American Gods (American Gods, #1)

Neil Gaiman
After three years in prison, Shadow has done his time. But as the time until his release ticks away, he can feel a storm brewing. Two days before he gets out, his wife Laura dies in a mysterious car crash, in adulterous circumstances. Dazed, Shadow travels home, only to encounter the bizarre Mr Wednesday claiming to be a refugee from a distant war, a former god and the king of America. Together, they embark on a very strange journey across the States, along the way solving the murders which have occurred every winter in one small American town. But the storm is about to break...Disturbing, gripping and profoundly strange, Gaiman's epic new novel sees him on the road to the heart of America. It includes extra material exclusive to "Headline Review's" edition.


Reviewed: 2019-01-14
This book was so good! A little long, but magical and lovely and it had some real beautiful moments that really changed me.
Reviewed: 2017-10-11
I loved this book. First of all, Gaiman is a fantastic writer. He can really spin a story that keeps you interested, and his writing style is vivid, with amazing imagery. Secondly, this was just a fantastic story. Interesting, creative, unique. Loved it!
Reviewed: 2017-05-21

I definitely think Neil Gaiman did NOT need to add back the 12k words he removed to make the "preferred" addition. The beginning was the best part. The middle/end was kind of a slog. But still very interesting.

Overall: Katniss Everdeen is still my god.

Reviewed: 2016-07-30
Did not finish this book. probably made a mistake getting the 'author's preferred text' which I feel is just self-indulgence. This book rambled, it included uninteresting and fruitless side tracks and it felt like it was trying much too hard. I get the feeling that maybe the editor's excellent advice was completely ignored by Gaiman.
Reviewed: 2016-01-30

An entertaining epic homage to faith/belief in transition (i.e. in "coming to America", globalization, transformation of old gods into new) - a sort of marriage of Vonnegut-ian whimsical wit & Irving-inian* irreverent satire. 

(*Irving when he was still brilliant, a la Owen Meany Garp , not today's Irving of Widow lameness)

But - not my favorite Gaiman by far. Having only recently climbed the Gaiman wagon, I'm glad in retrospect I began with Neverwhere , which is basically the most brilliant exploration of the question "Is this all there is?" that I've ever read manifested as fiction. And that I continued my journey with The Ocean at the End of the Lane , yet another mindblowing take on the illusory quality of adulthood, the clarity of childhood, the truth of age/memory/time.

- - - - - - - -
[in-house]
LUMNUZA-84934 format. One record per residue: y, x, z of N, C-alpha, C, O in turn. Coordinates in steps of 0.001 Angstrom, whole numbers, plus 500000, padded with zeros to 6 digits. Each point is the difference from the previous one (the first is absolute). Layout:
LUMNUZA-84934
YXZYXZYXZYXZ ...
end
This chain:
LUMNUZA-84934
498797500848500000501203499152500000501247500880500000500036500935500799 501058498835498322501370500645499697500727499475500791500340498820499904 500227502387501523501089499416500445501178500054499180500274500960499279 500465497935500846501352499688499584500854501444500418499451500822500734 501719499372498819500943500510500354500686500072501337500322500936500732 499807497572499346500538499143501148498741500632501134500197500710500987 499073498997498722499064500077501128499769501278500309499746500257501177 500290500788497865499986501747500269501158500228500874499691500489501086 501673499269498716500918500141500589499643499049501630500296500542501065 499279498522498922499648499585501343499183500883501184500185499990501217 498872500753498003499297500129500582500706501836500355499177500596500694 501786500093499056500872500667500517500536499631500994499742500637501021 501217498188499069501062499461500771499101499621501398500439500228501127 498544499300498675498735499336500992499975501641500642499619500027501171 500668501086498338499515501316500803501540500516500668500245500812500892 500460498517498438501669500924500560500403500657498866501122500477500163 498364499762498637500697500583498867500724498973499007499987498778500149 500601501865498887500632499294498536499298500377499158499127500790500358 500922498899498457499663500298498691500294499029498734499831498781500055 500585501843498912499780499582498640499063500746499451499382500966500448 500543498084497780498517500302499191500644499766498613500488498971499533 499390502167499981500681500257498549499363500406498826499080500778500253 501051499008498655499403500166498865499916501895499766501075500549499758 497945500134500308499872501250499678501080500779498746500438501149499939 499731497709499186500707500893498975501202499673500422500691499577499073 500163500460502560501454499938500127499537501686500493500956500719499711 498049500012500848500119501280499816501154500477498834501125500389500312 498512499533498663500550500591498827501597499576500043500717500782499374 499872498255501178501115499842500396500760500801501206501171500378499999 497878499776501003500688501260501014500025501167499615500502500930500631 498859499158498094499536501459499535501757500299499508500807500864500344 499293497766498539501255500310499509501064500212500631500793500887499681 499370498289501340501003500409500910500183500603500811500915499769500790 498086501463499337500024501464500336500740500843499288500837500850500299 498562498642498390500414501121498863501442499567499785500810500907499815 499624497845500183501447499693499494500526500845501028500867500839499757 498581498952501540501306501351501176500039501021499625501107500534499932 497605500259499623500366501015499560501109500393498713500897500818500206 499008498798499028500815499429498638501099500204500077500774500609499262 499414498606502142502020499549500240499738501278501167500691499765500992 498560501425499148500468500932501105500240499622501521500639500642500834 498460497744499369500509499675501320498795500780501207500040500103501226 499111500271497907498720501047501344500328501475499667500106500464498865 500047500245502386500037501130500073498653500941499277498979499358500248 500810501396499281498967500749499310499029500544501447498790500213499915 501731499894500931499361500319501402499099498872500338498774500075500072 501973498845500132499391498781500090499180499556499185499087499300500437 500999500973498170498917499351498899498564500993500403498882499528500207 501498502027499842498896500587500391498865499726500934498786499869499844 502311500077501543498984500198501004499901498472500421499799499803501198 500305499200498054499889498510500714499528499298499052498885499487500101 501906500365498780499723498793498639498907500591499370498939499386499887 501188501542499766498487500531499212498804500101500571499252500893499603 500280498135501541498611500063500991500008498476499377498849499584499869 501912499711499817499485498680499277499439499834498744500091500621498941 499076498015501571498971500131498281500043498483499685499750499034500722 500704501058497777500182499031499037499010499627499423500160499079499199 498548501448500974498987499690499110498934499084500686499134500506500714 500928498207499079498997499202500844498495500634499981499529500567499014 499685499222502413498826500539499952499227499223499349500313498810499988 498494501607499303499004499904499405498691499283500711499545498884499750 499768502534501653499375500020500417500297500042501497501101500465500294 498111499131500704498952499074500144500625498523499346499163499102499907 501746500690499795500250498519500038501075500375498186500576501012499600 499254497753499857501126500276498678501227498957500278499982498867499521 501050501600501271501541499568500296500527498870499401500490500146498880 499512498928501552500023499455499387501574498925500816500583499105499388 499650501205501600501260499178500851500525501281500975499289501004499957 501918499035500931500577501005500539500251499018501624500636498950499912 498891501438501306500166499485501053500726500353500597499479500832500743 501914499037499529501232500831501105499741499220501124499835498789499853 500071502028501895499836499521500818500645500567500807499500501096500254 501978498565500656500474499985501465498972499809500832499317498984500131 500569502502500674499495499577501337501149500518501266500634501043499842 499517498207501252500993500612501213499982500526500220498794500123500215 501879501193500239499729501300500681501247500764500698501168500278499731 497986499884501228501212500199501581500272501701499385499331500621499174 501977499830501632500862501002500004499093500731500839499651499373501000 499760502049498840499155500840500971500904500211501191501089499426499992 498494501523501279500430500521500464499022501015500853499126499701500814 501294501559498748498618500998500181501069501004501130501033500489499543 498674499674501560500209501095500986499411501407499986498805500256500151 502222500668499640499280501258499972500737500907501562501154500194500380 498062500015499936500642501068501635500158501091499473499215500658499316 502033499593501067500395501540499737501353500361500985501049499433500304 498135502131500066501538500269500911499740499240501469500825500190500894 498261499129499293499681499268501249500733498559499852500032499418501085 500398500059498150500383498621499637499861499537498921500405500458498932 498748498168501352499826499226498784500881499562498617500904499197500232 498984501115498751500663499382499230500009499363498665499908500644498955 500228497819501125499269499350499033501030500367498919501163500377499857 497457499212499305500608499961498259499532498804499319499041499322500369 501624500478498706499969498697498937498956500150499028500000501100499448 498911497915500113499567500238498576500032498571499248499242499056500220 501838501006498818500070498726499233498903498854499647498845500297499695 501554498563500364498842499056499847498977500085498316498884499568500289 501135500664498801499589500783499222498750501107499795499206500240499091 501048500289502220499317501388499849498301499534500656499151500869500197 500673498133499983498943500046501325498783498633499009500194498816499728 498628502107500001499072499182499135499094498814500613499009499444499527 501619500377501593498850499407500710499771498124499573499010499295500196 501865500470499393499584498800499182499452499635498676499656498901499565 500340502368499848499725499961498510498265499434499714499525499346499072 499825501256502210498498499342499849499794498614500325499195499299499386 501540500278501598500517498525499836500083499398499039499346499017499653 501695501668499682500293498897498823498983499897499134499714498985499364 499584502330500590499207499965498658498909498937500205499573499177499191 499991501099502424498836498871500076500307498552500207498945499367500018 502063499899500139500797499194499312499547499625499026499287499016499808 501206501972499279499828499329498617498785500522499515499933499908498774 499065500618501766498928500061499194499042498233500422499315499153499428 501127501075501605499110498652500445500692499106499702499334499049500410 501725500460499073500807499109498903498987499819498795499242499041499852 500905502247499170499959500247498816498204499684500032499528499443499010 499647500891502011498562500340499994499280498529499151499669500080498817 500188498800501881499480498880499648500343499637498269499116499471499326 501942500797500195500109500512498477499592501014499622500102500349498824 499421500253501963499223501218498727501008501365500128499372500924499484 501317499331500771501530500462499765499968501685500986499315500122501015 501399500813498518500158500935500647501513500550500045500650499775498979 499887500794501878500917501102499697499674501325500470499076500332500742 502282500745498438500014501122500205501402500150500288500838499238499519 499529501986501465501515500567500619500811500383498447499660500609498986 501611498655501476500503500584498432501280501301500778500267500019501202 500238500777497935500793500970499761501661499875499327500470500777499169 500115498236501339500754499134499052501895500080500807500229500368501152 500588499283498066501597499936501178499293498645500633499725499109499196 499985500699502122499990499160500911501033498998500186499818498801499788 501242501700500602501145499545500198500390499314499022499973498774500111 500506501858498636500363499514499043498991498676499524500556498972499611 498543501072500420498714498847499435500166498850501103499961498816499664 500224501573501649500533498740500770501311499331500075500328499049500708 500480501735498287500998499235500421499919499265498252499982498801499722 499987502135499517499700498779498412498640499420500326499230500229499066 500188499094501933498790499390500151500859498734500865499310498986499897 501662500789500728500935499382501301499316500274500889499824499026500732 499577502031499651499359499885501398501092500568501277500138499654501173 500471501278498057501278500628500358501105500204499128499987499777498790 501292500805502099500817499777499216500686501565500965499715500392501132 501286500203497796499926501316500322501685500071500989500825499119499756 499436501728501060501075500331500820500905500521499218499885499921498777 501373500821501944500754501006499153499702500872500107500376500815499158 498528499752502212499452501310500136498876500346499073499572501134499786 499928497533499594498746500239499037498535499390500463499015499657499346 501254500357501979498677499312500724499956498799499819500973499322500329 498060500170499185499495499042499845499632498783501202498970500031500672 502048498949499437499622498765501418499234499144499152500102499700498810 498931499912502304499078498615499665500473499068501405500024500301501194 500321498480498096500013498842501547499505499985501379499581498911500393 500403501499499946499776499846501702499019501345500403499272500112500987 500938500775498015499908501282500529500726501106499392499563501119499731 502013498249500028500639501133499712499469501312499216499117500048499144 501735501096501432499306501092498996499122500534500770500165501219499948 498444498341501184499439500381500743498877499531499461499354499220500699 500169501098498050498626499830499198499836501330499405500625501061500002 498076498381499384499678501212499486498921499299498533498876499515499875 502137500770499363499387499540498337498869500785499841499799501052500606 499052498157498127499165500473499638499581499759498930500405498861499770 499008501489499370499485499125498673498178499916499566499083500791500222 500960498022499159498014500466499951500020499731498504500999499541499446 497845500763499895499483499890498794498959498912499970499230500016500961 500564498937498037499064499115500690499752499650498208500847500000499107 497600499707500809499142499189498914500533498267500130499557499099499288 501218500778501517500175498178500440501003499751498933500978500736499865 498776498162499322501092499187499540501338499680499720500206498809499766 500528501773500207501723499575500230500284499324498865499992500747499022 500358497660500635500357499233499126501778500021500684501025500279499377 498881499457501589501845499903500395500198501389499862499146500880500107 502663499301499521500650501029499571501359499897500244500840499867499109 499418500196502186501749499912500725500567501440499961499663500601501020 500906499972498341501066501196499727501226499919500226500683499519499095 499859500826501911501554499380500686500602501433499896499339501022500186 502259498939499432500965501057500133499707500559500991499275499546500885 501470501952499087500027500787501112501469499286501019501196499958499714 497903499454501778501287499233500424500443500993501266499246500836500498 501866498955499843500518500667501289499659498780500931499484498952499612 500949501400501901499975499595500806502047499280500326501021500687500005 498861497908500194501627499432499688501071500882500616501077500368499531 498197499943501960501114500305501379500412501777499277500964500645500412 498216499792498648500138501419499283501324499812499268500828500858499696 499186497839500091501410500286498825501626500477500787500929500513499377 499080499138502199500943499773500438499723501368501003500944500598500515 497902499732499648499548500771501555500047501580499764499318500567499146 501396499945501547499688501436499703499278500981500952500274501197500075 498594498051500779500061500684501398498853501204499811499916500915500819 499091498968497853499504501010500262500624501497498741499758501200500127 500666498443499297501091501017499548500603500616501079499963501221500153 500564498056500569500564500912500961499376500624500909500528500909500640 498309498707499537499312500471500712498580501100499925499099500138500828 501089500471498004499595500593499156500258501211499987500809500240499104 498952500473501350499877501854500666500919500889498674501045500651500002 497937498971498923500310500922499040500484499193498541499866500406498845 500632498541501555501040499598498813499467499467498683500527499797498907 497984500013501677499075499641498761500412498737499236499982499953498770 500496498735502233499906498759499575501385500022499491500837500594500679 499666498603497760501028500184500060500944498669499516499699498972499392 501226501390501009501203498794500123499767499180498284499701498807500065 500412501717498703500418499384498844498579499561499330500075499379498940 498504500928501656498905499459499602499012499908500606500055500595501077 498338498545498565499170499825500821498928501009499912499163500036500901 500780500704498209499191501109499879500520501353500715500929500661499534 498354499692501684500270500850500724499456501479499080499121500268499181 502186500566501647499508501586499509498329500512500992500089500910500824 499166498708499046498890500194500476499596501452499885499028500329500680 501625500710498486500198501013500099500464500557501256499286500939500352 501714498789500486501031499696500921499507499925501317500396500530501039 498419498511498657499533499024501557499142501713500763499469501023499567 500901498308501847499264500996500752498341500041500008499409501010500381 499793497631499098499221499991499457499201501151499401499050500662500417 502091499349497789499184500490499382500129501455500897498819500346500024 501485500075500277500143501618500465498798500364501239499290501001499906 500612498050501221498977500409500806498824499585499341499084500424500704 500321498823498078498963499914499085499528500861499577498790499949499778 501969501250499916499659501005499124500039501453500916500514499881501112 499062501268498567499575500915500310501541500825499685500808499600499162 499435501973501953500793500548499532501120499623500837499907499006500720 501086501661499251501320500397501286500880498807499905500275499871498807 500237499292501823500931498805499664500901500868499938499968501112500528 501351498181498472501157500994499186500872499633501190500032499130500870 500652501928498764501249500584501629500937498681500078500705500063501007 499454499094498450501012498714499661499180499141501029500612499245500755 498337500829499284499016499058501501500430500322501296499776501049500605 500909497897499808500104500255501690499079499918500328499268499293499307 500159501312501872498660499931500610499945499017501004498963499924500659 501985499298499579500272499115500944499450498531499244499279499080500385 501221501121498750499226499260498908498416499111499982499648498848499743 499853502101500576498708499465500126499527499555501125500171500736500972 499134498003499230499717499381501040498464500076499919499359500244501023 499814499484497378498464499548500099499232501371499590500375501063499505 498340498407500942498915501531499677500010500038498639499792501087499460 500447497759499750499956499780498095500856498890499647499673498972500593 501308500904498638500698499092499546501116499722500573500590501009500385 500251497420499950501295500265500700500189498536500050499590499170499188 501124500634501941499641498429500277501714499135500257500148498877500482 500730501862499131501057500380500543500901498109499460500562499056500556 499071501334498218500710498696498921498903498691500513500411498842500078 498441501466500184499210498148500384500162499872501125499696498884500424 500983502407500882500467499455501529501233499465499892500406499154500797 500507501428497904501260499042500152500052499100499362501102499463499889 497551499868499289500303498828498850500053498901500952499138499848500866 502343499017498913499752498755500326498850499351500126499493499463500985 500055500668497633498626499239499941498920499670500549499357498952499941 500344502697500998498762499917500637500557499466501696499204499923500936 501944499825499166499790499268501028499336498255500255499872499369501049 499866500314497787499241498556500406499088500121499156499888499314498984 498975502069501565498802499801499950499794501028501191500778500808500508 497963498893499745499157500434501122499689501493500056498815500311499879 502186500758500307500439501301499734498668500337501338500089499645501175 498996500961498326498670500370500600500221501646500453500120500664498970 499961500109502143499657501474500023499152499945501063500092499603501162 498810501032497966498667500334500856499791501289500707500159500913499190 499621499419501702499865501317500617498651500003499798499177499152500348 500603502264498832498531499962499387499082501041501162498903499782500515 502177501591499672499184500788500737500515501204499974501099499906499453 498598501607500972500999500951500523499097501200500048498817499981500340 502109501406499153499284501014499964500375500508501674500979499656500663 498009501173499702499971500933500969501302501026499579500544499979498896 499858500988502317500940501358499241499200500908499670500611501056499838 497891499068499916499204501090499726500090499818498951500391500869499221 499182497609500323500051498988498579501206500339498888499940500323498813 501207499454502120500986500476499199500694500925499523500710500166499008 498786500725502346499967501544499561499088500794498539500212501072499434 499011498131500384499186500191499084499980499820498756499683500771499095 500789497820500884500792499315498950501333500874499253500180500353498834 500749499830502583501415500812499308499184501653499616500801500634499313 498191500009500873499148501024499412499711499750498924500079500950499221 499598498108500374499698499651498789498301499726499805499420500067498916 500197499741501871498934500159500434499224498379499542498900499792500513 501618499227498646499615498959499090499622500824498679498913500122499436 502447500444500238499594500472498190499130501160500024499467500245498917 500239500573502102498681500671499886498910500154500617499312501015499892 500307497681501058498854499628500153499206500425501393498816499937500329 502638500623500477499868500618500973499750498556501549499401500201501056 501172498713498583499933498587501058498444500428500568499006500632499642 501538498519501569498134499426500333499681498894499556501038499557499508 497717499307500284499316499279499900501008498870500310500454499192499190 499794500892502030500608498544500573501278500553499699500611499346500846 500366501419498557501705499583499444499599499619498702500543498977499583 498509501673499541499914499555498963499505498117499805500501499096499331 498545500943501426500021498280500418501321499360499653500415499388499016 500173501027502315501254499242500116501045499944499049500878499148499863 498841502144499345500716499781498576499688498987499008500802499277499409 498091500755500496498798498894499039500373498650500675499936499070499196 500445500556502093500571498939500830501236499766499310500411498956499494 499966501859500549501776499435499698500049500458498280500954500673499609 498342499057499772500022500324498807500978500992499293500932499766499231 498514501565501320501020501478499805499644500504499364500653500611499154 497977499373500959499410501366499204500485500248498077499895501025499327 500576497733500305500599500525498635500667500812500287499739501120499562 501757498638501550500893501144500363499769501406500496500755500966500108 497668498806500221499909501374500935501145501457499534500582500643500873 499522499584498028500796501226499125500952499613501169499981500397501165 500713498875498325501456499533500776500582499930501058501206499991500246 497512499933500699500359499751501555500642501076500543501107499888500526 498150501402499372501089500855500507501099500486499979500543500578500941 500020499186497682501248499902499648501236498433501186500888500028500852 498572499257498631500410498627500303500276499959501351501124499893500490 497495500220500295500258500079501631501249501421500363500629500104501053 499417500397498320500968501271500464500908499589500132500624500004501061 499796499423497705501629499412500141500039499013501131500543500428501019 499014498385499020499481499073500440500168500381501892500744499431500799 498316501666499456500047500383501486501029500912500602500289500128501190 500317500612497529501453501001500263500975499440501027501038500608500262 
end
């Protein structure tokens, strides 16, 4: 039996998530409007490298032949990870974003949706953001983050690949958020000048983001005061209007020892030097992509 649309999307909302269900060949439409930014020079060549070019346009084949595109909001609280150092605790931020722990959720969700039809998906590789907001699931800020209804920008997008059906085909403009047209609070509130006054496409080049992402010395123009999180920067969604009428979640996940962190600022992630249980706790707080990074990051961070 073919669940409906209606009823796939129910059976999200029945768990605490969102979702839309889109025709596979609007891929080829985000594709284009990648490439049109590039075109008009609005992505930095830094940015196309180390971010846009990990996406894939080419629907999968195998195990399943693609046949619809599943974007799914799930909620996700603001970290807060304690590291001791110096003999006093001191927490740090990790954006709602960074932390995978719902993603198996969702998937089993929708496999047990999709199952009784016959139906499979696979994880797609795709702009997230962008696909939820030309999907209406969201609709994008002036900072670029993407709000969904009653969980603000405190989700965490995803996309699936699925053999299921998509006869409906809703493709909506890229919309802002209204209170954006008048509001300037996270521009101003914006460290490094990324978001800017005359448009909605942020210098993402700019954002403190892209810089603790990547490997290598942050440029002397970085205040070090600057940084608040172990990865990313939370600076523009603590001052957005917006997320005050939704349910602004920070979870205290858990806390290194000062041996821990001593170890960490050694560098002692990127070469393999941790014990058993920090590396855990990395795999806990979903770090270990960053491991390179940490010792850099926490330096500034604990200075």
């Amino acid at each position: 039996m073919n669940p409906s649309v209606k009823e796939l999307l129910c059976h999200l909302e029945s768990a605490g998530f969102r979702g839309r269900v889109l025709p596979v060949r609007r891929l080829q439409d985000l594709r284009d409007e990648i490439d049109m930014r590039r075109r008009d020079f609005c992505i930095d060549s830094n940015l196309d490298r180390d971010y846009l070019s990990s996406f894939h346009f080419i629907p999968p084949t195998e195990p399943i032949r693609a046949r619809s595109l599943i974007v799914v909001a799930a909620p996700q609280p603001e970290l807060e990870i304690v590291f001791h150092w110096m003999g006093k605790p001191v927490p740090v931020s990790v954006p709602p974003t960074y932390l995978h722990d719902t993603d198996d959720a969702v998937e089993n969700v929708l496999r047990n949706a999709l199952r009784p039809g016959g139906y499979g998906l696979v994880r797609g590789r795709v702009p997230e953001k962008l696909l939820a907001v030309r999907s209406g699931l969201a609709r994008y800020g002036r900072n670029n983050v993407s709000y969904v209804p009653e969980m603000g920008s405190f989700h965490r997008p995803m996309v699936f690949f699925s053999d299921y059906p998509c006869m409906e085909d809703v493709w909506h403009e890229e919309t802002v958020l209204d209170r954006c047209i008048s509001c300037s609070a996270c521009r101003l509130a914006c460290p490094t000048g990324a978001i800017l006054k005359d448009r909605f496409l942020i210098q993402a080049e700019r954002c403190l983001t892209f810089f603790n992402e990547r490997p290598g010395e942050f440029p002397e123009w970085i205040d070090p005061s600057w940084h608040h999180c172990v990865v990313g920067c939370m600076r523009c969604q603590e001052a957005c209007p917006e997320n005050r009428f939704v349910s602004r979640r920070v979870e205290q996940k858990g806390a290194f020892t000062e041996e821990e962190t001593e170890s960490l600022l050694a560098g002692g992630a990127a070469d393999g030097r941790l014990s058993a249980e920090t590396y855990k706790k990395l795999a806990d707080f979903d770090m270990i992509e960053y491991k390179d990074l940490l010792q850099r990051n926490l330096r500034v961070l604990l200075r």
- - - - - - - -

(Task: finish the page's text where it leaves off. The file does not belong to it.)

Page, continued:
Next to these two works American Gods seems almost... ordinary. Well, perhaps not quite ordinary (this is Gaiman, after all, and he's still just as brilliant as always) - but definitely less creative, less magical. And it's because the satirical take on some aspect of modern society (and religion to boot- how cliche) - has been done, again and again. What Gaiman did best (and most uniquely imho) in the previously mentioned works is he didn't dwell on sociological/anthropological analyses of social problems, but dived deep into the psyche of his characters in a way that illuminated aspects of humanity and our experience of lived life.

American Gods, in other words, tells the story from the point of view of "the gods": top down, in which each individual serves her purpose, acts and reacts in/to history and thus makes tiny dents in the fabric of the totality of reality. Neverwhere, on the other hand, was a view from the cage of the restless, seeking ego: a perspective I think that is much harder to capture, and that few authors do well (and those who do, don't usually write in this genre, not even close. Think Mario Vargas Llosa or Toni Morrison).

All that said, the writing and setting are still "classic" Gaiman: a world of boundless possibilities mingling seamlessly with our own & the storytelling of a master folklorist. Still a big YES! for me!

Reviewed: 2015-10-31
I listened to this on audio, and it was fantastic.

The gist of this book is that when folks immigrated to the US, they brought their gods along with them. Then, as these immigrants assimilated into the American culture, their gods were abandoned. These gods, finding themselves unemployed, had to find jobs.

It's a great book, especially for those of us who worship no gods. It made me think, and it made me laugh. I really felt for Shadow, the protagonist of the story.

In many ways, this made me think of a Ingmar Bergman's writings. It'd make an awesome movie.
Gritty and in your face. Highly recommend it.
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